In spite of my worry that the celebrity voice talent would be too distracting, I decided to watch “Megamind” anyway. It’s fine. Not on the level of “The Incredibles,” of course, and there was something about the “camera” angles and movement that was far more obnoxious and overwhelming than Will Ferrell’s vocals, but I enjoyed my time with the simple villain-turned-good storyline. It certainly wasn’t as frustrating as when invested comic book villains soften, a la characters like Venom and Deadpool turning out to at least wind up in the borderline “anti-hero” classification. Plus, halfway through the movie I developed one of my harebrained ideas upon realizing that “Megamind” deals with many of the same themes “The Social Network” does.
Don’t read further if you’re really concerned about spoilers pertaining to either film, mainly the former. I don’t think I mention anything that’s not in the trailers for “Megamind,” but I’ll play it safe anyway.
One of the main points communicated by “The Social Network” is that nerds can be assholes too. And just because they’re unpopular doesn’t mean male geeks treat or understandwomen any better than the studs, jocks, meatheads, etc. typically associated with misogynistic and chauvinistic behavior. “Megamind” has the same message, though of course because it’s a kids’ movie it doesn’t use the word “asshole.” But it’s implied just fine. The character of Hal (voiced by Jonah Hill) is basically an exaggerated cartoon version of Mark Zuckerberg — or the version of him portrayed in “The Social Network.” Hal is a loser who isn’t very good at wooing his dream girl and co-worker, Roxanne (Tina Fey). When he’s transformed into a hotshot superhero named Tighten, he’s no better with the ladies just because he’s suddenly got the body of a god and is strong and powerful. We can also liken him to Mike “The Situation” Sorrento of “Jersey Shore.” Take away the GTL and he’s simply an asshole loser with bad skin.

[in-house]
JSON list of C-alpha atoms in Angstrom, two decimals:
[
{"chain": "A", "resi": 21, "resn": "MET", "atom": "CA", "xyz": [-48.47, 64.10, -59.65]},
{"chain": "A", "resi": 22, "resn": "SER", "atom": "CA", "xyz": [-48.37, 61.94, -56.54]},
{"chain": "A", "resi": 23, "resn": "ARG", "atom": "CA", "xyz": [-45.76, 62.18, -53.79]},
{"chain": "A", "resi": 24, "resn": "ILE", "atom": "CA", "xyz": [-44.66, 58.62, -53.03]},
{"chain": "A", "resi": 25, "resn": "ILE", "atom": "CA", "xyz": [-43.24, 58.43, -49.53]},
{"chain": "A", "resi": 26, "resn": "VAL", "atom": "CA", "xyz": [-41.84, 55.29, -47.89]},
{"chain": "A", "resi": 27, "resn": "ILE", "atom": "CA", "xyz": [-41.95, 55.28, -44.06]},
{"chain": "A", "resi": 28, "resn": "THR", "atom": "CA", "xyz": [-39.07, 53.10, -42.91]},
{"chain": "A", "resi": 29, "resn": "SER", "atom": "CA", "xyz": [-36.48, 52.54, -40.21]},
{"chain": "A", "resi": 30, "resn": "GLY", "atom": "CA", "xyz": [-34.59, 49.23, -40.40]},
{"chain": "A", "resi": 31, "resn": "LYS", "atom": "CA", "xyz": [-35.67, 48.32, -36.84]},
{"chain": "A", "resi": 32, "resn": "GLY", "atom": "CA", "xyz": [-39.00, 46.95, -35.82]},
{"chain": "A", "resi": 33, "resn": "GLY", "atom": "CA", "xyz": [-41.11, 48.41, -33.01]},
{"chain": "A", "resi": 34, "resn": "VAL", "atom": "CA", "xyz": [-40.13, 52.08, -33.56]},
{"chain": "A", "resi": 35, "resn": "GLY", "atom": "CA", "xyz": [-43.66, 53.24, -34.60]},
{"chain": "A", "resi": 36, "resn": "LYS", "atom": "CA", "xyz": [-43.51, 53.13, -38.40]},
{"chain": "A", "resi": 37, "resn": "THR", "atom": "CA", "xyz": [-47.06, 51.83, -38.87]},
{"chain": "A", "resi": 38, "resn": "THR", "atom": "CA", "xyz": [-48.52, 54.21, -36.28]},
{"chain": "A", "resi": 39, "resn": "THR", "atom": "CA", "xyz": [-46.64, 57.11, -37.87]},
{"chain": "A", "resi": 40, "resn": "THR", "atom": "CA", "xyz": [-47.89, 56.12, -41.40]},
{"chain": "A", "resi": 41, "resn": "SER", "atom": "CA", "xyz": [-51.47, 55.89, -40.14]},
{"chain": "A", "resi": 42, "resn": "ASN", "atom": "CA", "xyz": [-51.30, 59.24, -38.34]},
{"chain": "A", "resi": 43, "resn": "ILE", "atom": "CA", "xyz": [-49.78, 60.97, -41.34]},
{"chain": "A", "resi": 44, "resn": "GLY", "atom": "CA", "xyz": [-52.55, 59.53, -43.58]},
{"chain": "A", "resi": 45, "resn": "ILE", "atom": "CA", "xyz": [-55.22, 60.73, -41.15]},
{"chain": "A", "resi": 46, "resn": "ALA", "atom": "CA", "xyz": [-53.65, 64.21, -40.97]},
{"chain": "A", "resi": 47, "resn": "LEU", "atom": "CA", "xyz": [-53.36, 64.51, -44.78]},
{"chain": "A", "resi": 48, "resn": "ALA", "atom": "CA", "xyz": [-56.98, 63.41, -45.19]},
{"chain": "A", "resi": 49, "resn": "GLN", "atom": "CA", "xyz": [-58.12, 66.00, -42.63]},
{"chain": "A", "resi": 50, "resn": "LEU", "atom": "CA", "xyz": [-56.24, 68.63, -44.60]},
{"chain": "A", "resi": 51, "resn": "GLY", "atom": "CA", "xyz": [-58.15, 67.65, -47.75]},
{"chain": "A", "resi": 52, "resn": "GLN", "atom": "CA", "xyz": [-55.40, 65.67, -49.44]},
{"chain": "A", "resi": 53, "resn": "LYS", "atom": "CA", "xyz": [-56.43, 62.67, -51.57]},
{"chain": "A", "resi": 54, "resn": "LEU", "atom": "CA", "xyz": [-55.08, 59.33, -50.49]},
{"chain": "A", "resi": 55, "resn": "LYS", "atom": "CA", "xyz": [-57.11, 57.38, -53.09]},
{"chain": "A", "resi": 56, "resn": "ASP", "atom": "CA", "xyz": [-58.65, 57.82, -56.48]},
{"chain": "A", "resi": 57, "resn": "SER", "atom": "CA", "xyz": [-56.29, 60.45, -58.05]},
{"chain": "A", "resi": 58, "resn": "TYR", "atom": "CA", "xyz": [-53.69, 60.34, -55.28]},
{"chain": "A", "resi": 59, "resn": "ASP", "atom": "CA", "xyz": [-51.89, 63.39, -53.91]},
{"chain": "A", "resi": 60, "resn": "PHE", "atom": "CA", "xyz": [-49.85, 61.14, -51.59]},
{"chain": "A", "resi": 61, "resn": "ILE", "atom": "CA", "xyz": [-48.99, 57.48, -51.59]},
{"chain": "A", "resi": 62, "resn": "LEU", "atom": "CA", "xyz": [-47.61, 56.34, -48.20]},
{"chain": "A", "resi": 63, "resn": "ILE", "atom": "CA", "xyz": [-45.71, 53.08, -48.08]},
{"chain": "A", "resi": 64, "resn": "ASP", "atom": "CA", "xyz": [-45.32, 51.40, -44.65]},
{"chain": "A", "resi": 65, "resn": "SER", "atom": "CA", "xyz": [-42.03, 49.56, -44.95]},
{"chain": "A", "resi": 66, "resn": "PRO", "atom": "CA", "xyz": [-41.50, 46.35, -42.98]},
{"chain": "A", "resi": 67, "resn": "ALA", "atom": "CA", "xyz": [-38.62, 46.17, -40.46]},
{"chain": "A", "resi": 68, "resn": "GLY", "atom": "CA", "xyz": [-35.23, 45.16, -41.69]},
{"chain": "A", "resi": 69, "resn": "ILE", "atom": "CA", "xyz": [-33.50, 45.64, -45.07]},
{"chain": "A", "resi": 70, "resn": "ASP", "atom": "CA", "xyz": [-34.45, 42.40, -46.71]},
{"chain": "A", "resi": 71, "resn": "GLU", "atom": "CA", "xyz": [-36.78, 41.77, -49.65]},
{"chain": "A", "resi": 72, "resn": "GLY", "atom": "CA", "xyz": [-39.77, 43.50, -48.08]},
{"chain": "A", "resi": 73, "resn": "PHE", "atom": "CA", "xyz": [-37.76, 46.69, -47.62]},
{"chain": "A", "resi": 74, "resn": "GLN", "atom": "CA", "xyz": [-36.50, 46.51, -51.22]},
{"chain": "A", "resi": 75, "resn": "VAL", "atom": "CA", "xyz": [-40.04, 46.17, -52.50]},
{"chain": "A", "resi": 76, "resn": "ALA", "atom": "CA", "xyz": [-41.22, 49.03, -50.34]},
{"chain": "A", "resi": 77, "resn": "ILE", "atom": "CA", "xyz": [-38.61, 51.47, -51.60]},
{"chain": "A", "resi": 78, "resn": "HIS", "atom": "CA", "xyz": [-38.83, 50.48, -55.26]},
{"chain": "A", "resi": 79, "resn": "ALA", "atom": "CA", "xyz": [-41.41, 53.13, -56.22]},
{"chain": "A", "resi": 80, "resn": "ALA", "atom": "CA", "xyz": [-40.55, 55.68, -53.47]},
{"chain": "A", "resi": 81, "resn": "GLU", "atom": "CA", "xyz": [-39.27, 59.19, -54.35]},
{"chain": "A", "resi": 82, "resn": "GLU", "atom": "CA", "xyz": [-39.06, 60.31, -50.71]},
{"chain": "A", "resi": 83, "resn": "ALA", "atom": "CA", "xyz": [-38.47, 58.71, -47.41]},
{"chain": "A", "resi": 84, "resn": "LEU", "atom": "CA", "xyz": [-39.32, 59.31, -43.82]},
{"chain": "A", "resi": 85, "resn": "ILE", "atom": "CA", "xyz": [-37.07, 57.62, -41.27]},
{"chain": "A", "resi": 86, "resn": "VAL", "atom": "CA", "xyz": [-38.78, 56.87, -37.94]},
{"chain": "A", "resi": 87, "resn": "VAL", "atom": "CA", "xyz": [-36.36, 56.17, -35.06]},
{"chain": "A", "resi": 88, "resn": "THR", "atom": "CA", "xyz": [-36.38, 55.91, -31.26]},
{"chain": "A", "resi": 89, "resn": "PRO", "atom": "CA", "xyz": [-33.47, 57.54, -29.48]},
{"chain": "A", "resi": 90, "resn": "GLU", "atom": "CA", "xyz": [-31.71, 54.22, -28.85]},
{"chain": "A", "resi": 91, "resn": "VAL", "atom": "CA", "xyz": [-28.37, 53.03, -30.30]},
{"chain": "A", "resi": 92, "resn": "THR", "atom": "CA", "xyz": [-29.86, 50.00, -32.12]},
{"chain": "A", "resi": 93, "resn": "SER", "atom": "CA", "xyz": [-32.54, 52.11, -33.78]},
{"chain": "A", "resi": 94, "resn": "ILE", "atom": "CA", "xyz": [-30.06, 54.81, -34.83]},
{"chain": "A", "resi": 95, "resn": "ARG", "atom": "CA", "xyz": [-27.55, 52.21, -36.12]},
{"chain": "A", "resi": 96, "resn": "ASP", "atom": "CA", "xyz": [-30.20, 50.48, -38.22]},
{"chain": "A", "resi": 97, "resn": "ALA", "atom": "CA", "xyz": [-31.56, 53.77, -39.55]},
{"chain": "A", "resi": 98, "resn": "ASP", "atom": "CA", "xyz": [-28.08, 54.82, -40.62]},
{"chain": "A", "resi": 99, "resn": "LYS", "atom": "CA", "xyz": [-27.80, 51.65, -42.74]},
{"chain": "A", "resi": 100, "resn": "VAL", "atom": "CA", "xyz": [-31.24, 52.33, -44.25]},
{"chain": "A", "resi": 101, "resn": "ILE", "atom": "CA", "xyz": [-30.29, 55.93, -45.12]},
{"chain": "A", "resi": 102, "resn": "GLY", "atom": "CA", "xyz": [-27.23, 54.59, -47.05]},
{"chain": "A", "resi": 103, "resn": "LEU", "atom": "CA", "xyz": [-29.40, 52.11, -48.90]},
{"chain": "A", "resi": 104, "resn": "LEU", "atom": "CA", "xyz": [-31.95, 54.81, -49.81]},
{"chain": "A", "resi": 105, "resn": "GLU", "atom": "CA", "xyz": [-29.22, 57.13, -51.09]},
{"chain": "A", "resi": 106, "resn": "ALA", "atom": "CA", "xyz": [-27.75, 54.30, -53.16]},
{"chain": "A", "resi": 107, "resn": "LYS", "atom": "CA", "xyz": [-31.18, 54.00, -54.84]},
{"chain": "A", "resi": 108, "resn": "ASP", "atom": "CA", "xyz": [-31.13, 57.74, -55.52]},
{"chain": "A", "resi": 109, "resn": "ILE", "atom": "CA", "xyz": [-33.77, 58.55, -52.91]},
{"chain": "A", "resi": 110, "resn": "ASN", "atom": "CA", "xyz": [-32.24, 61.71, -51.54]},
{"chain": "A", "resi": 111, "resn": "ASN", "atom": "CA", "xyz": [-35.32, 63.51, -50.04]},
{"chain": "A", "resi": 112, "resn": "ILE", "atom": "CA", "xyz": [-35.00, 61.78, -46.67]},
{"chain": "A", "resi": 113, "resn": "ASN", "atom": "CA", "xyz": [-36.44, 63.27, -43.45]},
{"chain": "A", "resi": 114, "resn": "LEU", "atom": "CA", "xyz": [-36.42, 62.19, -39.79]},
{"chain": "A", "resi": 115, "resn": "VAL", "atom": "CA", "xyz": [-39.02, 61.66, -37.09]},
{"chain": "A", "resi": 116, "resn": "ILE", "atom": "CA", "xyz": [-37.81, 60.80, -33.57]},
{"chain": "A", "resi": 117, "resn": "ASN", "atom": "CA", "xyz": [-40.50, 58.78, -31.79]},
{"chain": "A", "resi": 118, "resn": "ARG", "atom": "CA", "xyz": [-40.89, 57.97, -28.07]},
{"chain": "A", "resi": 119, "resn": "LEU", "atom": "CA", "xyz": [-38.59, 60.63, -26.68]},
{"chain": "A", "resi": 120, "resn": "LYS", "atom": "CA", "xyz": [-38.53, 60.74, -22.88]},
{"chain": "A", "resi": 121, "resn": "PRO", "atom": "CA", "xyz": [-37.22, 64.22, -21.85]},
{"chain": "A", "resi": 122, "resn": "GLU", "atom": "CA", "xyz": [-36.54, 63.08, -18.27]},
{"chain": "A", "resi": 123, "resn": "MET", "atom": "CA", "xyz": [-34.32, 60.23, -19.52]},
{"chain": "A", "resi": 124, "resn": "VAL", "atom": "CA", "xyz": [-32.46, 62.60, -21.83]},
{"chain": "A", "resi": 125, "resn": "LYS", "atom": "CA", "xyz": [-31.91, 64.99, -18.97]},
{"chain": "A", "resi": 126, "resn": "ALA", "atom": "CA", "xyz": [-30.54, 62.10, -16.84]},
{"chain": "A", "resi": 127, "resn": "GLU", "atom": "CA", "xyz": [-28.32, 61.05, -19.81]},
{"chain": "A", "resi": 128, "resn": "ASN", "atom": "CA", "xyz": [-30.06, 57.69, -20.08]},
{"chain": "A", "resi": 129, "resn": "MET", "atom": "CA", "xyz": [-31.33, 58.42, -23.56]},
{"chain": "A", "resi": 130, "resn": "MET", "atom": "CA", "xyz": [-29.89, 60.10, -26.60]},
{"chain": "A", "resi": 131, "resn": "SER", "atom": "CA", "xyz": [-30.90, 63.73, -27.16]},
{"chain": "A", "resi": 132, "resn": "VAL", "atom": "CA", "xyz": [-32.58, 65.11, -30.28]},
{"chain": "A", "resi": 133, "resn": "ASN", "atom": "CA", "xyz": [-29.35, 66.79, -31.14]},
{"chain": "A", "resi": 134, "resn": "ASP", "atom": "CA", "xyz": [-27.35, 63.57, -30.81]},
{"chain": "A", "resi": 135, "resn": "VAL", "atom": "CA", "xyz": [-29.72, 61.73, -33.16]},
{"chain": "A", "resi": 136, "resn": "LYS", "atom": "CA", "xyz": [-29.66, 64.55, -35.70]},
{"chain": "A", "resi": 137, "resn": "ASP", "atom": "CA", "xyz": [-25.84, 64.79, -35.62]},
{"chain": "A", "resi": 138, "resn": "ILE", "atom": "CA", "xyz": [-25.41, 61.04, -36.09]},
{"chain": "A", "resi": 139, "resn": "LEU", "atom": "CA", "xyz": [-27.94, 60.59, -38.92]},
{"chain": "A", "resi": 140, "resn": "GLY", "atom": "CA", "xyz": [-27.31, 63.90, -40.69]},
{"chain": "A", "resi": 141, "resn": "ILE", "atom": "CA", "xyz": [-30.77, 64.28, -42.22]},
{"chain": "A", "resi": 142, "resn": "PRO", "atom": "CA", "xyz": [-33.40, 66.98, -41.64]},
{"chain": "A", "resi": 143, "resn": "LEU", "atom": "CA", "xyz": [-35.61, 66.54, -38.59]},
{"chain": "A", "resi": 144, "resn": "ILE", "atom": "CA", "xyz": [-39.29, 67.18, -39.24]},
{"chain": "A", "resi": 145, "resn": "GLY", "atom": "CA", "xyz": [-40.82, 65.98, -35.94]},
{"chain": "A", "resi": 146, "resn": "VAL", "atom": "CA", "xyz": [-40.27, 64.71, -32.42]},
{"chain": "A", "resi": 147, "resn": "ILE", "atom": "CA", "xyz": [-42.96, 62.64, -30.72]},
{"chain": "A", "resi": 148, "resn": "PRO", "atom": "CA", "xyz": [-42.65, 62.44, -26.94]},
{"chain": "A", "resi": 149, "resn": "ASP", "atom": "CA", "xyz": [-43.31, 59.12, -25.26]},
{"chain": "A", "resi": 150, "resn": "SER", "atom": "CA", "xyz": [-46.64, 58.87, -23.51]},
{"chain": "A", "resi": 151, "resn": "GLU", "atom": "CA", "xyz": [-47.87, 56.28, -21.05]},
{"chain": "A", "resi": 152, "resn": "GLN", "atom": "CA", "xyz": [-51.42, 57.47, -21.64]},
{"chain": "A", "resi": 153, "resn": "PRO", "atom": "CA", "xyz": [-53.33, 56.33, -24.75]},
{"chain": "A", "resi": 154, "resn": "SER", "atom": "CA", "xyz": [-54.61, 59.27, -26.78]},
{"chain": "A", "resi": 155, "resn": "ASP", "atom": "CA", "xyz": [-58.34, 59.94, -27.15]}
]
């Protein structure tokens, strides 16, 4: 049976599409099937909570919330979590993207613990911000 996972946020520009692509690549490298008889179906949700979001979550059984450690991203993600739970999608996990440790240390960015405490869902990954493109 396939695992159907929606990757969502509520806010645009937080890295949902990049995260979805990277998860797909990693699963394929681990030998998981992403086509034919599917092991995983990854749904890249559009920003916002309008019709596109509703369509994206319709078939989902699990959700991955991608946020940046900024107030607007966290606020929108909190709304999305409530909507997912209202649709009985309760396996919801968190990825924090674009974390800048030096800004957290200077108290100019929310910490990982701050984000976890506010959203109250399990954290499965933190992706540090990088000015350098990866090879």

To really get the girl, at least one who’s more than just DTF, like Roxanne — I’m assuming she hasn’t slept with the guy she thinks is Bernard (Ben Stiller) at some point during their dating montage — you have to renounce your evil ways. This is what Megamind (Ferrell) does, and eventually, in spite of his freakish appearance as well as his deceptive, Cyrano-esque means (hey, I just noticed the reason the female love interest is named Roxanne!) toward showing his romantic side, he appears to be successful. I guess if Megamind had to have a “Social Network” counterpart it’d be the most sympathetic character, Eduardo, but there’s not really enough parallels. We shouldn’t align them anymore than we should — and will — think of Metro Man (Brad Pitt) as the equivalent of the Winklevoss twins, who similarly represent an idea of privileged, entitled and condemned destiny. Metro Man shows us that even the best can lose and that it’s very difficult to escape a life of “greatness” predetermined by what someone like him or either of the Winklevi are born into.
As with many kids’ movies, “Megamind” has a more fantastic, fairy tale-like approach to the themes. In the “real world” of “The Social Network” the asshole geek ends up a famous billionaire, while in “Megamind” he loses his powers and is put in prison. And the Winklevi continue with their inherited destiny to be rich, good looking and very successful rather than attempt careers as musicians (wouldn’t it have been great, though, if there was an appropriate “Parent Trap”-like duet from the dual Armie Hammers?) or anything else they might have preferred to do than follow in the tradition and expectation of Harvard, business, athletics, etc. Always the childhood-grasping dreamer that I am, I prefer the cartoon version of this moral lesson.